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First, I want to say, just to make my position clear, I love women, and I consider myself a feminist. I think women should have equal rights and make equal pay and blah blah blah. But I saw something online and it triggered a rant in me. I started ranting out loud, even though I am alone in my apartment because my girlfriend is away for the next week and a half. Anyway, here’s what I saw:
from http://www.4thestate.net/
So, you might know that I’m a fairly liberal guy, and you might be anticipating a rant about the media right now. That is exactly what I am here to rant about, but probably not in the way you had anticipated! I absolutely hate the people who made this infographic. I won’t claim to have a whole lot of knowledge about statistics, but I did take a year in that course in high school, and got a 5 on the AP test, and I’m very proud of that. I understand how to say a lot with a little bit of statistics, as most statisticians and infographic artists do (this should basically be synonymous with con artist now, by the way), and I’m going to deconstruct a lot of this graphic.
First of all, the whole point if this graphic is to point out the gender gap. Choosing to include organizations quoted is just unnecessary and misleading, and slightly alters the balance of the other statistics. It is completely unnecessary for the point they are trying to prove, and they could have just made their sample males and females.
That said, the number of people/organizations quoted only reflects EXACTLY that, the number of people quoted. That doesn’t even mean the number of quotes. This means that, for example, a paper could have quoted Hillary Clinton 80 times within 12 minutes, and this would only count once. I hope you get the point, but let’s give another example: any female politician/head of an organization. If she says one word, or one million words, she is counted ONCE. The amount of time or effort given to these quotes, or even the number of quotes is not represented at all. So, obviously, there is a huge flaw there.
This would be the equivalent to saying “Oh, they only let one black man speak out at this rally?” when Martin Luther King Jr. gave a speech. Do you see how these numbers might possibly be wildly misleading? And do you also see how these are not weighted in any way? This, to me, is because of a bigger problem, though this is a bit of a tangent. We live in a society where it is very important for everyone to have a voice (see: Twitter), but let’s be realistic, not everyone has something powerful or new to say–in fact, most people don’t. One Martin Luther King Jr. or Abraham Lincoln speech would kick the ass of all of these fucking quotes and it wouldn’t matter whether he had a dick or a vagina or both!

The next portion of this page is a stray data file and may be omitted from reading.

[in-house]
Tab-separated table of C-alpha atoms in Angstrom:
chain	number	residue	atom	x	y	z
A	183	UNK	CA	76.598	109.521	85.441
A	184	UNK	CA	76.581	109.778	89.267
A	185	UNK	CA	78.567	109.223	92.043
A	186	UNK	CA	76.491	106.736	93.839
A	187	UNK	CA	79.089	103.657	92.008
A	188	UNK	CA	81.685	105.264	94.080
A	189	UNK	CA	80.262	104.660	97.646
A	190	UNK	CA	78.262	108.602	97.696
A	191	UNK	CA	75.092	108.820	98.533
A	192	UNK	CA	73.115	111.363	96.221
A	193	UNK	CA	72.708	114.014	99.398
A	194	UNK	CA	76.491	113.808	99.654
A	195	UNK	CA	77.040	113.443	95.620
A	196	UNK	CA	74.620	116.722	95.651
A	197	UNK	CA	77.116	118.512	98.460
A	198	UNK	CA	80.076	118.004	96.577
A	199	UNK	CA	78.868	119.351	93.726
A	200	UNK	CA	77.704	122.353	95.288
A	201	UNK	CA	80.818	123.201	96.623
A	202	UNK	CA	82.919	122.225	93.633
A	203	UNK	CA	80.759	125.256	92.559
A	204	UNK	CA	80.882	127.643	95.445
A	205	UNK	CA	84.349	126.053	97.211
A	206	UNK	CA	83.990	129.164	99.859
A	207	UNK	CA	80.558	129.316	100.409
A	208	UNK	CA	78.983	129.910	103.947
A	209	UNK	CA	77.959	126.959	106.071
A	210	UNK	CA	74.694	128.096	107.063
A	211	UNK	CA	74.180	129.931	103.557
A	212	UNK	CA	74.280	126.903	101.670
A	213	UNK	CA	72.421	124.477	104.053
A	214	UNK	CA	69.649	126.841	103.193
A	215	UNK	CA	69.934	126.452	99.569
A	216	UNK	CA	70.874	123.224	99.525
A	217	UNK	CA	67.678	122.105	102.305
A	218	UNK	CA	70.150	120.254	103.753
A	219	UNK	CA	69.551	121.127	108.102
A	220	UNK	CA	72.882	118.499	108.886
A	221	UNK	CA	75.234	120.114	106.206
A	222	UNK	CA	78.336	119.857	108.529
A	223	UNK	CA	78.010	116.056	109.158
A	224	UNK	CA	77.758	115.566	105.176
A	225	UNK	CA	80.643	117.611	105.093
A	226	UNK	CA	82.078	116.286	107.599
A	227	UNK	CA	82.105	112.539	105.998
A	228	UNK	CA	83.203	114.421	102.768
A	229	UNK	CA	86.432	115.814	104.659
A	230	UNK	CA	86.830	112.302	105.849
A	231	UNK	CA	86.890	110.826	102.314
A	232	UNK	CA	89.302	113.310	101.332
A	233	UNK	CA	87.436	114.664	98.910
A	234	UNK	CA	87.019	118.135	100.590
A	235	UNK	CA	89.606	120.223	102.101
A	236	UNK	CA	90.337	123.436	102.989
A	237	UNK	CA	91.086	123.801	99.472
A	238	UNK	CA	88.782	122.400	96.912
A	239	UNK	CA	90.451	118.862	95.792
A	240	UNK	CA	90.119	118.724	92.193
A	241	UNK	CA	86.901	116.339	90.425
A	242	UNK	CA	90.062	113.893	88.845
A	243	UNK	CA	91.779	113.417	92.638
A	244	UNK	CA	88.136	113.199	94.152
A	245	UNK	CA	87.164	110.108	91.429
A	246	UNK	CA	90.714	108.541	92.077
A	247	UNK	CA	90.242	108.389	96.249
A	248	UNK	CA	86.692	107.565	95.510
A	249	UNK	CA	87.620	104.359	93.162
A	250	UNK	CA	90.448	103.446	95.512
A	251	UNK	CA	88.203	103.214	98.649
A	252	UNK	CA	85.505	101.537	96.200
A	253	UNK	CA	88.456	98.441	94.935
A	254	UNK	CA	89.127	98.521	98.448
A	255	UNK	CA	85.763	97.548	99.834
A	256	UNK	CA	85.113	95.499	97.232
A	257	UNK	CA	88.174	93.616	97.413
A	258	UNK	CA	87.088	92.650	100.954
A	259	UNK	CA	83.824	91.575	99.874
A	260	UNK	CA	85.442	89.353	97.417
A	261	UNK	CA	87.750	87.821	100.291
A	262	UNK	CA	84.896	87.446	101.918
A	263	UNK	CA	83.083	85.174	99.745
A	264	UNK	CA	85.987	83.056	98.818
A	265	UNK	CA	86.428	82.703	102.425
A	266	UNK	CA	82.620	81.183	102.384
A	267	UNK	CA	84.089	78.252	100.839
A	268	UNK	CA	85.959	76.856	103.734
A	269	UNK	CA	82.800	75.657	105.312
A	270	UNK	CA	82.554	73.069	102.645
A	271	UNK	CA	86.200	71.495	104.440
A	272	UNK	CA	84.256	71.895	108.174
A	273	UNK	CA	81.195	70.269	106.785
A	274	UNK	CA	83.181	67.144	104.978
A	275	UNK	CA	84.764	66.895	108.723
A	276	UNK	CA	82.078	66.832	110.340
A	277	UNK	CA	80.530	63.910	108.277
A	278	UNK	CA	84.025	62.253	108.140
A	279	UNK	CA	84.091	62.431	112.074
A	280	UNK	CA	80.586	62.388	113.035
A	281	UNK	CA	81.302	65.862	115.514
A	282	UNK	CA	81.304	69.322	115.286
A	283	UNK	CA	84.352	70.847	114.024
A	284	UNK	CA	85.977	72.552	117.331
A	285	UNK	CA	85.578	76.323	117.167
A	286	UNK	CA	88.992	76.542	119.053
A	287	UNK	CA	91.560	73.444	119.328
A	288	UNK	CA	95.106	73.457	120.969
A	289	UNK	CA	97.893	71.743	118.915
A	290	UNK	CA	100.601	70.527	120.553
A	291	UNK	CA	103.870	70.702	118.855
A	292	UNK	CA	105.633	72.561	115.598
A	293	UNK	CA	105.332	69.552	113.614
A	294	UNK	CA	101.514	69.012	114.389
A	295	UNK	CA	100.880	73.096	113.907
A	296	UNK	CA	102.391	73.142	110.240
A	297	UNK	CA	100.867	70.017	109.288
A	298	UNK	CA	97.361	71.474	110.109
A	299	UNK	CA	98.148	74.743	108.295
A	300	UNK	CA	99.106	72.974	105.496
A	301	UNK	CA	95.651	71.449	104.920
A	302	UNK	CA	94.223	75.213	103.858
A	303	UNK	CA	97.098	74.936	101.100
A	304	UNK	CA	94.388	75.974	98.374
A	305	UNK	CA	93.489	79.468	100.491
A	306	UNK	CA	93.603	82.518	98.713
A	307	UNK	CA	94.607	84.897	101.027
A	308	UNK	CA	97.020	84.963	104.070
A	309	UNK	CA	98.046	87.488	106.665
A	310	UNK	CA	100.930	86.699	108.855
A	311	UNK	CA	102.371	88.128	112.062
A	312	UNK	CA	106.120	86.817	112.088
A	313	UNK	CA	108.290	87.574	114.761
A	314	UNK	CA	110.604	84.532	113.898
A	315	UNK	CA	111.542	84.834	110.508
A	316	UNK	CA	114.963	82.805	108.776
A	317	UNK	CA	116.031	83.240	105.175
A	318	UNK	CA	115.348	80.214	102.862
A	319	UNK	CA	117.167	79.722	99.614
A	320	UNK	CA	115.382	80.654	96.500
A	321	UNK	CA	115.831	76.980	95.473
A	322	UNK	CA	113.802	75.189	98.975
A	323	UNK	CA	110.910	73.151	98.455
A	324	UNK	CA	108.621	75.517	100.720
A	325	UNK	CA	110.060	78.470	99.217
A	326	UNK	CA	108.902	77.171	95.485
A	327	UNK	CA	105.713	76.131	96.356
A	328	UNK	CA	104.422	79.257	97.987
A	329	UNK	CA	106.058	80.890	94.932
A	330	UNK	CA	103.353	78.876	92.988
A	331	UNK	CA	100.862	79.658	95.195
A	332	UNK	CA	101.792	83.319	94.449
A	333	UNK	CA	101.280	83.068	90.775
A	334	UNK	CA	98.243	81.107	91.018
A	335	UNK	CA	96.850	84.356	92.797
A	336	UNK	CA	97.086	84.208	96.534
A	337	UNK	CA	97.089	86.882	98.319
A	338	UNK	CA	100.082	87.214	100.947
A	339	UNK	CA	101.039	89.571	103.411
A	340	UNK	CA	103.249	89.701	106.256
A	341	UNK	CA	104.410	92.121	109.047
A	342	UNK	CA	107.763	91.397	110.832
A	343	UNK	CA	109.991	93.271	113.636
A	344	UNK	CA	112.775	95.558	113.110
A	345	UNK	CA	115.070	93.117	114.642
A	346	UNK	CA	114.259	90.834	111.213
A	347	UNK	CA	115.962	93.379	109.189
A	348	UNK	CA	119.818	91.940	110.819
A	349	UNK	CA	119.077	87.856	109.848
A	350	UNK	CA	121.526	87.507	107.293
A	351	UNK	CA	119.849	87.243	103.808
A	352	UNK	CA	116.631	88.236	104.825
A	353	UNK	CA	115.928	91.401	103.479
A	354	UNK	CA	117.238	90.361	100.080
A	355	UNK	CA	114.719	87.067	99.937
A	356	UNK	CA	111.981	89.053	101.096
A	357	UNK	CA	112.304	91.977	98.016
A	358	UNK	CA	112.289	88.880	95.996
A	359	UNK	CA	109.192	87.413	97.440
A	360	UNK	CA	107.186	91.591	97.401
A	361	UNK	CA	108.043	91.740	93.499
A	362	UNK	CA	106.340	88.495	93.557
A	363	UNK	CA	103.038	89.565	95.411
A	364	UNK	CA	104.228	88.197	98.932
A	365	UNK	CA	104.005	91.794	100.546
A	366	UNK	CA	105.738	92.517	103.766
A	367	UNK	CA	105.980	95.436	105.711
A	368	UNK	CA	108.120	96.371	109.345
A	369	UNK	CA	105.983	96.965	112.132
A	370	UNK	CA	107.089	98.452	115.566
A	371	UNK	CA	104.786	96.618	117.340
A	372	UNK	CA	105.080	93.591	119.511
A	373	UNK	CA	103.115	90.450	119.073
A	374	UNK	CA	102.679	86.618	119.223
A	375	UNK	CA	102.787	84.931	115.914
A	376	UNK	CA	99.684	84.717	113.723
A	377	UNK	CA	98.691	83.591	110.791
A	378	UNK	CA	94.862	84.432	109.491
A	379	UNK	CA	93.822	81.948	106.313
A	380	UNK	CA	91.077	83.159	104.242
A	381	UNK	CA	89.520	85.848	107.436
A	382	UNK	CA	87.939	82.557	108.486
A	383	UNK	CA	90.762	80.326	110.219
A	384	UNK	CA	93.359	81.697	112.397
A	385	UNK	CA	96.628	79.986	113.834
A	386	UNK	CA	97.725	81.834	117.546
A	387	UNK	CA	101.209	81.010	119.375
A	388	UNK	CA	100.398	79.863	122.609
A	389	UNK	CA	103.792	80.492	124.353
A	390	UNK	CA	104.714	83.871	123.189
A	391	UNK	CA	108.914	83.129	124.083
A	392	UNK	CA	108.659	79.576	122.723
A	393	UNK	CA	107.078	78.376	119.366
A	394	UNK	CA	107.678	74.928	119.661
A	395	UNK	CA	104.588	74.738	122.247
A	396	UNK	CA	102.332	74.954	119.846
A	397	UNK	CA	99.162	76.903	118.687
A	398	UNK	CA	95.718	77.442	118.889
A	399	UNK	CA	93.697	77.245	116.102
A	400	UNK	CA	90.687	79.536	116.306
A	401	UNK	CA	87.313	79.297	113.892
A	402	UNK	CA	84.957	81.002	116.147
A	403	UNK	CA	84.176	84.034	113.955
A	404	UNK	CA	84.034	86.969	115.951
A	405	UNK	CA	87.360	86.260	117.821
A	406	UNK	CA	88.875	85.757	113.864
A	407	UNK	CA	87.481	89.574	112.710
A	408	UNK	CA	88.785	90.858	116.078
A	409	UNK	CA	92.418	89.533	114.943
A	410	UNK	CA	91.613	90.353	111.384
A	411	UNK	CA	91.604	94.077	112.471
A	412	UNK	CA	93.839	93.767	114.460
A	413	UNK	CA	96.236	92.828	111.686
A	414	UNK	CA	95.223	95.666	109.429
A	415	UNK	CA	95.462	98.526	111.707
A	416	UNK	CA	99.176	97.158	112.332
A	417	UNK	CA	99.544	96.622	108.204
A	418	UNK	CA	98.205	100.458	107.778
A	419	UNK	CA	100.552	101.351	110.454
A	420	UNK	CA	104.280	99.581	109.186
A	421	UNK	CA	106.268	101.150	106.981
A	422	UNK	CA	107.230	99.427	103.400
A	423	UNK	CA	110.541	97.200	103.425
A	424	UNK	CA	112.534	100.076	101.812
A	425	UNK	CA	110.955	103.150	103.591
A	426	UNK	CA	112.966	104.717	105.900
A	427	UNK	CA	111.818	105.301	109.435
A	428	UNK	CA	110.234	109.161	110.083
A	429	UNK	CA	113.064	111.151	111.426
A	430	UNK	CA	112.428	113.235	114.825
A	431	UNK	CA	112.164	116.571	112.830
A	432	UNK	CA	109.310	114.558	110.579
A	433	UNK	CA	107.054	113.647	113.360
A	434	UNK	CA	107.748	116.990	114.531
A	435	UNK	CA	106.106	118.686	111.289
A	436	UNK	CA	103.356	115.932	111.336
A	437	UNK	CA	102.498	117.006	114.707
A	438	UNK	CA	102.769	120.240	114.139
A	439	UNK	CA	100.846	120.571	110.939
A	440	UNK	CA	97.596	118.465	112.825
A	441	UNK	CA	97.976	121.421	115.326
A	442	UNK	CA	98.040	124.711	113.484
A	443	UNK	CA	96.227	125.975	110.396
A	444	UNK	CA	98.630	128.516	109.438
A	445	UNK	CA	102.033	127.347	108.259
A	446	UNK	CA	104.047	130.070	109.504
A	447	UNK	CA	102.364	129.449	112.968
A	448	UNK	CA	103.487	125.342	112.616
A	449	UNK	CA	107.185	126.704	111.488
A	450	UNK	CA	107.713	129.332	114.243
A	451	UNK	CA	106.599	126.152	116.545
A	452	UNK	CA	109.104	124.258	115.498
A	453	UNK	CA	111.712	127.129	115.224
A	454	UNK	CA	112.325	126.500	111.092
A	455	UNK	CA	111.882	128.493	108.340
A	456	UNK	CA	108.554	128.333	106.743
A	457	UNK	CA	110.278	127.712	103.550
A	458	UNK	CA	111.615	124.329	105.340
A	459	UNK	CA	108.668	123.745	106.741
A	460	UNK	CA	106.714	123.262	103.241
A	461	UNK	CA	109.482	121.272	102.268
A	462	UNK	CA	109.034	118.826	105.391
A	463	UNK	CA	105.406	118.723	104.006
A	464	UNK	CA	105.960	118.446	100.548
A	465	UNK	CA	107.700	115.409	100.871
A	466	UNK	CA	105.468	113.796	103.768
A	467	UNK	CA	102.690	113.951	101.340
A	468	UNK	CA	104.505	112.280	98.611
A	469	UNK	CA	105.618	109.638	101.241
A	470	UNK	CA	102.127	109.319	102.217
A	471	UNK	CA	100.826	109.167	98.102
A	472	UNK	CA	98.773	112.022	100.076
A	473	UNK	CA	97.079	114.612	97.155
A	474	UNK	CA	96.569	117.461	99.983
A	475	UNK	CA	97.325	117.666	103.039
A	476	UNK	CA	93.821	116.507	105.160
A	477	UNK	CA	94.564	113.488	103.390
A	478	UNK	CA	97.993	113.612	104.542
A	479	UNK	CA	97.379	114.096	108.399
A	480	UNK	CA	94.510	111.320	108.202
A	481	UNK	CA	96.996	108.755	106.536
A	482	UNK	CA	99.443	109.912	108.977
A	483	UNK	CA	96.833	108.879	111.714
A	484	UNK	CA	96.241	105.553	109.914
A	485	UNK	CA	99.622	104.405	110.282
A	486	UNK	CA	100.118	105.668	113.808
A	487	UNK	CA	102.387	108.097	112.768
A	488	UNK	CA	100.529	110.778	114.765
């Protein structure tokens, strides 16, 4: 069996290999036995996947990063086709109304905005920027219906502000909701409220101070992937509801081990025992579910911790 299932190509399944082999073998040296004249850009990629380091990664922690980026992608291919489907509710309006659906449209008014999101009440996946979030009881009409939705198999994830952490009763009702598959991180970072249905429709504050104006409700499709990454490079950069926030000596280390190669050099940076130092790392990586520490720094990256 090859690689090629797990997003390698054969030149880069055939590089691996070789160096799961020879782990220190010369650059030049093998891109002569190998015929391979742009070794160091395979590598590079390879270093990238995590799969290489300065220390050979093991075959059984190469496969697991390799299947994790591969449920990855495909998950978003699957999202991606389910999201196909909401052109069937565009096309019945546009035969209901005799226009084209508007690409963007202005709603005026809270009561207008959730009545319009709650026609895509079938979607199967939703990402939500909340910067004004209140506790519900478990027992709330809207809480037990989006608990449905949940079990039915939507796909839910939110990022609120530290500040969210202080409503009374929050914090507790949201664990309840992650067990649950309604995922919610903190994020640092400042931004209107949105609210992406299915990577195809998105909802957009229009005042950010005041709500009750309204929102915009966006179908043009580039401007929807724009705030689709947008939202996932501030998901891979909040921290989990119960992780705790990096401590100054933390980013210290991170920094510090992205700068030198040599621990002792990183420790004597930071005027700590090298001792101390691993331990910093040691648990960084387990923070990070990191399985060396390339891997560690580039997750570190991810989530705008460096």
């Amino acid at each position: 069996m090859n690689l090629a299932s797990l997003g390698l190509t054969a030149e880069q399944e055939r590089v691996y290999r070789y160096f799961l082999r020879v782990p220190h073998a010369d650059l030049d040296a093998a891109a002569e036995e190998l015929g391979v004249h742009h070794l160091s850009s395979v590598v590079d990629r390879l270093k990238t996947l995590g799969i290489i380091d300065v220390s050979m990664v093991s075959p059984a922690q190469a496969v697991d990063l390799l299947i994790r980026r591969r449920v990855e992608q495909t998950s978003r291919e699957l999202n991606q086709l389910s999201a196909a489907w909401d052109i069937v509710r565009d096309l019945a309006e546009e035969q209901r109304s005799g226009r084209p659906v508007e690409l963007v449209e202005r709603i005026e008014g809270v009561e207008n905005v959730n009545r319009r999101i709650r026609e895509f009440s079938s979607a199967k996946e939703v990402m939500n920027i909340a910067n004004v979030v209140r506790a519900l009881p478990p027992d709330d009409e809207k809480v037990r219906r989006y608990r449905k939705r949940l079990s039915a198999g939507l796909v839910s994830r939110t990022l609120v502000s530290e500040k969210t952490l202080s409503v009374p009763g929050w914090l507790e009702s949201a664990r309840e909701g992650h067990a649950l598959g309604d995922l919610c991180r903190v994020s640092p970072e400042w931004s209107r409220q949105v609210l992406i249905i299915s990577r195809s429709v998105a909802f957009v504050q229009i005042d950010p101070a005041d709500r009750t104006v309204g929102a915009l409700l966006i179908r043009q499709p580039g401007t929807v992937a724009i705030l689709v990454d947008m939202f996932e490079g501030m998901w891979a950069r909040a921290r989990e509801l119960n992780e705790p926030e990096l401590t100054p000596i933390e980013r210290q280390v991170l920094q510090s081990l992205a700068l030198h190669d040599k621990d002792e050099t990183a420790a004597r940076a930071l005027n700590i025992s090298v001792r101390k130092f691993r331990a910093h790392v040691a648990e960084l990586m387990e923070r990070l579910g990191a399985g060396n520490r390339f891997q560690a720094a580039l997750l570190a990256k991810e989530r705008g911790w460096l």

There’s another thing that bugs me about the way 4thEstate presents their data–the categories in which they place these quotes. Abortion, birth control, Planned Parenthood, and women’s rights are all very similar categories. I am not saying they are all the same topic, but it is going to be nearly impossible to find a quote that doesn’t fall into more than one category, if not all four. When you have overlapping categories like that, it would be more responsible, statistically, to group them all into one sample. Now we cannot just take the average of the 4 and get reasonable data because we have no idea what their sample sizes are and where the overlaps are.
AND here’s the most important thing of all–they left NO comparison to what the average numbers are. We have absolutely no context. This is a pretty standard thing. You have a control group and a sample group. Obviously, there’s no experiment here, but we have two things that we can compare, and then make conclusions. If you took a look at other nation-wide issues, does this fall outside the norm? Are there more females or less females weighing in on the economy? It’s kind of odd that they left out any sort of benchmark, don’t you think? It seems to me like they may have even started making conclusions before making the graphic, which is my biggest problem.

Now that we’ve argued numbers, let’s get to the original point of the graphic. It’s trying to say that woman are underrepresented. At least, in terms of women’s rights, isn’t that what you want? I mean, obviously women are going to fight for their rights, but MEN should be fighting that battle just as much, if not more than women! The name of the game is EQUALITY. Isn’t the whole point of feminism for men and females to be equal and to not care? When blacks earned the right to vote, it wasn’t because only the blacks were fighting for it, it’s because whites were fighting for the blacks to vote too! In a perfect world, wouldn’t you rather have more men fighting for women’s rights than women? Wouldn’t that be THE most powerful message of all? One of the biggest problems we have with gay rights right now is that they are very few publicly homosexual politicians. Similarly, the strongest message we can send is that the heterosexual community embraces them and is willing to fight for their rights because we are all equals. Let’s focus on everyone fighting for what they believe in instead of picking apart meaningless numbers, all right?! Sheesh!

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